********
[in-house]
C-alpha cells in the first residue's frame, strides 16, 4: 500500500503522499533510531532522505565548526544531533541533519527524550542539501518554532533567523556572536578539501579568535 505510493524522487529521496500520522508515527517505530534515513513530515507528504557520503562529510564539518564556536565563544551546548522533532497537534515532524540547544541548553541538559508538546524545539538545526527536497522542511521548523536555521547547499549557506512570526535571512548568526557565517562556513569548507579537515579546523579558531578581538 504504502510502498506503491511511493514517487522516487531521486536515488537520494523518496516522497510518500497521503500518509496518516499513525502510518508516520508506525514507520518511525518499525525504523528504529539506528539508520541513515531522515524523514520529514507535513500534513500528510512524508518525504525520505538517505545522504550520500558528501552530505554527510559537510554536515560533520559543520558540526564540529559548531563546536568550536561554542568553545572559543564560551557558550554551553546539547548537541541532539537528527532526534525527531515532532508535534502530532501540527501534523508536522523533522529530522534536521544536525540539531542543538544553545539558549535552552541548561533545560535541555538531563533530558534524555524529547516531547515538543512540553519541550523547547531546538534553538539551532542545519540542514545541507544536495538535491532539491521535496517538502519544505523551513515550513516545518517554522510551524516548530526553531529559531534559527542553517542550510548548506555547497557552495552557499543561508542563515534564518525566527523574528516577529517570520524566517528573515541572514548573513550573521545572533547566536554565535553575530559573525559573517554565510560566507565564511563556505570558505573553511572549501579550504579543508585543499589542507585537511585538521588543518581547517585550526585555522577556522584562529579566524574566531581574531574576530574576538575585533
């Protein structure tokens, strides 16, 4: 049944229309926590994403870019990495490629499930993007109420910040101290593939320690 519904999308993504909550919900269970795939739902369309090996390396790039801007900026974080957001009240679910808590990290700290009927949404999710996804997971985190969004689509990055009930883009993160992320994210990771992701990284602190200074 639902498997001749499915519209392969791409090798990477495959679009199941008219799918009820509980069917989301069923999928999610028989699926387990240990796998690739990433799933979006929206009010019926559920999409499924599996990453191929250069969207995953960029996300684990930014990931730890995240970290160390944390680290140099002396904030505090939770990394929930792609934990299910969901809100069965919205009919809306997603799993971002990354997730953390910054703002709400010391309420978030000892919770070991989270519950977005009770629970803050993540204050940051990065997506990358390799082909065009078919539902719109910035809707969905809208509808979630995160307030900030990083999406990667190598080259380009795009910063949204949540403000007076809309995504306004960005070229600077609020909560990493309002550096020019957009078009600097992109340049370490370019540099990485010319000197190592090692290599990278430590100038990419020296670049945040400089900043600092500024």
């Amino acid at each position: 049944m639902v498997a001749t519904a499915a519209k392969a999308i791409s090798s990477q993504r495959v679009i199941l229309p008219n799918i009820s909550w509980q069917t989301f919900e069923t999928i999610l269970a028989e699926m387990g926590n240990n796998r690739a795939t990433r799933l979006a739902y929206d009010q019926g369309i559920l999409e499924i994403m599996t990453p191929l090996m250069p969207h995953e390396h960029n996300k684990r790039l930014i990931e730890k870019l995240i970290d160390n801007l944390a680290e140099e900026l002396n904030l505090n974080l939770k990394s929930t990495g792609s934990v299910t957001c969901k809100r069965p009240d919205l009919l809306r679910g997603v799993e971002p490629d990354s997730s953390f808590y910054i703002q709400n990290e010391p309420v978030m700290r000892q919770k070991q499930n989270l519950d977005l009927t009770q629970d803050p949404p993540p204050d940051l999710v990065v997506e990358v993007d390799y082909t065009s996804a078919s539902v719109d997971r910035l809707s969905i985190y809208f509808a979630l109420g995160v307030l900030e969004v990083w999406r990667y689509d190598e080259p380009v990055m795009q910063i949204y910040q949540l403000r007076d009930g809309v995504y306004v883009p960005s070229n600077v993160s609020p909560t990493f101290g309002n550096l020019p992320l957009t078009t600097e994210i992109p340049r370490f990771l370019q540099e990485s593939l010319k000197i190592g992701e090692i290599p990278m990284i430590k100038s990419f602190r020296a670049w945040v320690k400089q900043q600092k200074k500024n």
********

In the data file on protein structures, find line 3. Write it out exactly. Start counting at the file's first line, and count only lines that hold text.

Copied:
């Protein structure tokens, strides 16, 4: 049944229309926590994403870019990495490629499930993007109420910040101290593939320690 519904999308993504909550919900269970795939739902369309090996390396790039801007900026974080957001009240679910808590990290700290009927949404999710996804997971985190969004689509990055009930883009993160992320994210990771992701990284602190200074 639902498997001749499915519209392969791409090798990477495959679009199941008219799918009820509980069917989301069923999928999610028989699926387990240990796998690739990433799933979006929206009010019926559920999409499924599996990453191929250069969207995953960029996300684990930014990931730890995240970290160390944390680290140099002396904030505090939770990394929930792609934990299910969901809100069965919205009919809306997603799993971002990354997730953390910054703002709400010391309420978030000892919770070991989270519950977005009770629970803050993540204050940051990065997506990358390799082909065009078919539902719109910035809707969905809208509808979630995160307030900030990083999406990667190598080259380009795009910063949204949540403000007076809309995504306004960005070229600077609020909560990493309002550096020019957009078009600097992109340049370490370019540099990485010319000197190592090692290599990278430590100038990419020296670049945040400089900043600092500024």